Sometimes, Monochrome Multitudes seems to forget that it is interested specifically in the monochrome rather than in works generally concerned with color. Blue-chip artists like Ellsworth Kelly and Alexander Calder sneak into the exhibit despite the fact that their works are rendered, plainly and pointedly, in a diversity of colors. Kelly’s work, for example, is a set of five differently colored squares—hardly monochrome! There’s something ironic about the fact that artists whose work can be discovered in any major American city have been squeezed into an exhibit where they don’t belong. Is it just so their names can be plastered on advertisements? Wouldn’t the chance to discover or rediscover some unsyndicated artist be a stronger appeal for the museumgoer?

But the presence of Kelly and Calder indicates a lack of focus in the exhibit that moves beyond the purely superficial. Kelly and Calder are asking entirely different questions about art. Unlike Kwon and Preesman, they don’t want to collapse the classical distinctions of art; they want to explore their extremes. They want to widen the distance between form, color, and medium. By presenting works embracing such distance—a series of colored squares or a mobile fashioned in black, red, yellow, and white—Kelly and Calder interrogate whether color itself can have meaning or value in itself. This strikes me as a question that can only be asked when colors are placed into conversation with one another. Only then can “color” really exist. When we throw out cheap color symbolism—black is the color of death, green the color of envy, and other such nonsense—and take a good look at a work of monochrome art, there is really no such thing as color. The color simply is. All we can evaluate are form, texture, and medium.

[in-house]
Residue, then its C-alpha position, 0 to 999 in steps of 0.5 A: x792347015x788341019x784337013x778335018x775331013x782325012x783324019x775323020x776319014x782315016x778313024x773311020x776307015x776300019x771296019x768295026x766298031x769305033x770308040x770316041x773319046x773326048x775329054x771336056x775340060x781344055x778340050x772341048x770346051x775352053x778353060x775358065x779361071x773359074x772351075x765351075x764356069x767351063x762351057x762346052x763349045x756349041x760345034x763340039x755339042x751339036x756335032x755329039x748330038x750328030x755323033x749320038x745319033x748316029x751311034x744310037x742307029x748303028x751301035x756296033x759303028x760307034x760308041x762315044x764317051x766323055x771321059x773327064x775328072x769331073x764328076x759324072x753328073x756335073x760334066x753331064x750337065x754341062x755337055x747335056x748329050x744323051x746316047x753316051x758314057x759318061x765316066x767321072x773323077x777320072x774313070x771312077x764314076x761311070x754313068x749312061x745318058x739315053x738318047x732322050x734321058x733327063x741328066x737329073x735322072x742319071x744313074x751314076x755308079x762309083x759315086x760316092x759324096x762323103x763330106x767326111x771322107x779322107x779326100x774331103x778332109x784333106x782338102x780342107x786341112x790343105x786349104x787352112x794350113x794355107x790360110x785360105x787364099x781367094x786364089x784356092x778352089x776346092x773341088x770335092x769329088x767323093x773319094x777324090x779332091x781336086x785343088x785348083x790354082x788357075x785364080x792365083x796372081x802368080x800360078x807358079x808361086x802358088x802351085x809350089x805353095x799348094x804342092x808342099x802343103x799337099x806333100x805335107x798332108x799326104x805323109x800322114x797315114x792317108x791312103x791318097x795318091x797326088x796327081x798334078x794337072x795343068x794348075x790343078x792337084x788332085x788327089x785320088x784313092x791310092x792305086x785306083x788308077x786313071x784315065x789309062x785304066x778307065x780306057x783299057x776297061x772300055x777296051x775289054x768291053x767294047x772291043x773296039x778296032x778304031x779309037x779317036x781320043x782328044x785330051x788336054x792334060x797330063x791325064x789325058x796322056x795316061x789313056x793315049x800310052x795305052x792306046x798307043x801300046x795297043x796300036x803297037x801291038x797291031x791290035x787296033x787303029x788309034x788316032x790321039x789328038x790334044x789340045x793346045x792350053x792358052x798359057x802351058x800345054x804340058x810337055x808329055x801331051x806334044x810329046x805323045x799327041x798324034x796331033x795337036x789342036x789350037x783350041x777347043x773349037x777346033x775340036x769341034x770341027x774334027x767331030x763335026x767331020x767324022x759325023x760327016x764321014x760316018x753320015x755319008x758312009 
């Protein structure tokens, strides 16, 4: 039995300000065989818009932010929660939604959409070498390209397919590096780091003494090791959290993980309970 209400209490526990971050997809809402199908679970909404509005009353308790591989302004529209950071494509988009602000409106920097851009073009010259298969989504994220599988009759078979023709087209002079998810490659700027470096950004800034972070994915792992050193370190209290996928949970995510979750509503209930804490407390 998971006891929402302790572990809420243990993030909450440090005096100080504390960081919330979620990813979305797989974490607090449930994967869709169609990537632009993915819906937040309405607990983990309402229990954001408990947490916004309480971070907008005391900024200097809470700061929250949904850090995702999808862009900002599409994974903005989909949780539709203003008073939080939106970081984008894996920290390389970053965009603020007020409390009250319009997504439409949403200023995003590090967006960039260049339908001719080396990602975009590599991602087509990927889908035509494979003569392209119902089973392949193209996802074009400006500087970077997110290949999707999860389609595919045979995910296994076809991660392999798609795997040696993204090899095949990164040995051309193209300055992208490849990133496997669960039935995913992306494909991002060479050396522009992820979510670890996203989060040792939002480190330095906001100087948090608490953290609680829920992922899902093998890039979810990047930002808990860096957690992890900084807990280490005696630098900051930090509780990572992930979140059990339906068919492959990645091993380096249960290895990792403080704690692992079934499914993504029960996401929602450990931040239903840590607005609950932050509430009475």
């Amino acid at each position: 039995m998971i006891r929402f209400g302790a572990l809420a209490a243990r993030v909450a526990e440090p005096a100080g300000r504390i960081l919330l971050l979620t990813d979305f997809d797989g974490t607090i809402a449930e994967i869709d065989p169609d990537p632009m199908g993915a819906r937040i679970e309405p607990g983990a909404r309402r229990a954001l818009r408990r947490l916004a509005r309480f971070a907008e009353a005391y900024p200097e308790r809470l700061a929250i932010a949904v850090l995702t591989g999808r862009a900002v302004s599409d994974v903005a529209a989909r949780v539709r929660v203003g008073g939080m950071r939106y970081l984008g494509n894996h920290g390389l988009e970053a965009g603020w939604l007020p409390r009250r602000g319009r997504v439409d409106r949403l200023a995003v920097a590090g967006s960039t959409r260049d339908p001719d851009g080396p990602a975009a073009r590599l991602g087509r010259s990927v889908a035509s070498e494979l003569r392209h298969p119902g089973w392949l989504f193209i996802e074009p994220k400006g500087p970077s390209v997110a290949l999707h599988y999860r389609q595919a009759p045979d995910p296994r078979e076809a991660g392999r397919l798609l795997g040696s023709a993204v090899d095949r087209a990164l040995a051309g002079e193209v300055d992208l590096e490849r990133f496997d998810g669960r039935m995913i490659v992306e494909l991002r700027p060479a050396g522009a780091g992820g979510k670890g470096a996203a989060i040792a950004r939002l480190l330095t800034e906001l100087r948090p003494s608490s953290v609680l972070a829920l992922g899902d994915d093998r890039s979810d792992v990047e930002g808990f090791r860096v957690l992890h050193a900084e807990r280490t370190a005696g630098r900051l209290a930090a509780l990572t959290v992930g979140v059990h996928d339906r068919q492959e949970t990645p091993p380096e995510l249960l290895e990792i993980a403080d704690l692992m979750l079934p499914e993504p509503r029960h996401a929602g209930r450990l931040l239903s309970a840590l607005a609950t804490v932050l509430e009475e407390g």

It’s the freedom to focus purely on form, texture, and medium that allow for the self-reflexivity of Kwon and Preesman. For Kwon, the brushstrokes and the paper are the work of art. For Preesman, art is locked in a struggle of iteration and erasure, the precise at war with the primitive. There is a collapse of ideas, of meaning and form and medium, in these works. Kelly and Calder still depend on a kind of abstraction, the separation of colors from each other and from medium and form. Their work hearkens back to a cultural moment of more obvious distinctions in our daily lives, in which we were the watchers of television, the consumers of cultural trends. In Kelly and Calder, the classical distinctions of art, of some antique social moment, remain. The power of the monochrome goes untapped.